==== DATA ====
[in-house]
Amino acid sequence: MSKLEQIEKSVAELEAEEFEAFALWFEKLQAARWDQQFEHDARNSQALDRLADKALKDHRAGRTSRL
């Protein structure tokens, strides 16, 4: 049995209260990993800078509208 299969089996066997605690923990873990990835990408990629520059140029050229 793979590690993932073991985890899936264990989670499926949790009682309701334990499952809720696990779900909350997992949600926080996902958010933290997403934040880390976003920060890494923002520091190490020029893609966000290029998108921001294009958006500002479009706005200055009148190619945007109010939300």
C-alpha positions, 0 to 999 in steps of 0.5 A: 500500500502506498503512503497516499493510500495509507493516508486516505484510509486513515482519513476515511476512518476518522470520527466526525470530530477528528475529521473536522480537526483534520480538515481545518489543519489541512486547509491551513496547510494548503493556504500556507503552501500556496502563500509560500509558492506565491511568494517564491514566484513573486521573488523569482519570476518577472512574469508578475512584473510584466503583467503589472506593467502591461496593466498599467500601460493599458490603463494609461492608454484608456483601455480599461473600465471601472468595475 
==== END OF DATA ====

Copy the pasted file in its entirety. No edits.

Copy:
[in-house]
Amino acid sequence: MSKLEQIEKSVAELEAEEFEAFALWFEKLQAARWDQQFEHDARNSQALDRLADKALKDHRAGRTSRL
């Protein structure tokens, strides 16, 4: 049995209260990993800078509208 299969089996066997605690923990873990990835990408990629520059140029050229 793979590690993932073991985890899936264990989670499926949790009682309701334990499952809720696990779900909350997992949600926080996902958010933290997403934040880390976003920060890494923002520091190490020029893609966000290029998108921001294009958006500002479009706005200055009148190619945007109010939300």
C-alpha positions, 0 to 999 in steps of 0.5 A: 500500500502506498503512503497516499493510500495509507493516508486516505484510509486513515482519513476515511476512518476518522470520527466526525470530530477528528475529521473536522480537526483534520480538515481545518489543519489541512486547509491551513496547510494548503493556504500556507503552501500556496502563500509560500509558492506565491511568494517564491514566484513573486521573488523569482519570476518577472512574469508578475512584473510584466503583467503589472506593467502591461496593466498599467500601460493599458490603463494609461492608454484608456483601455480599461473600465471601472468595475 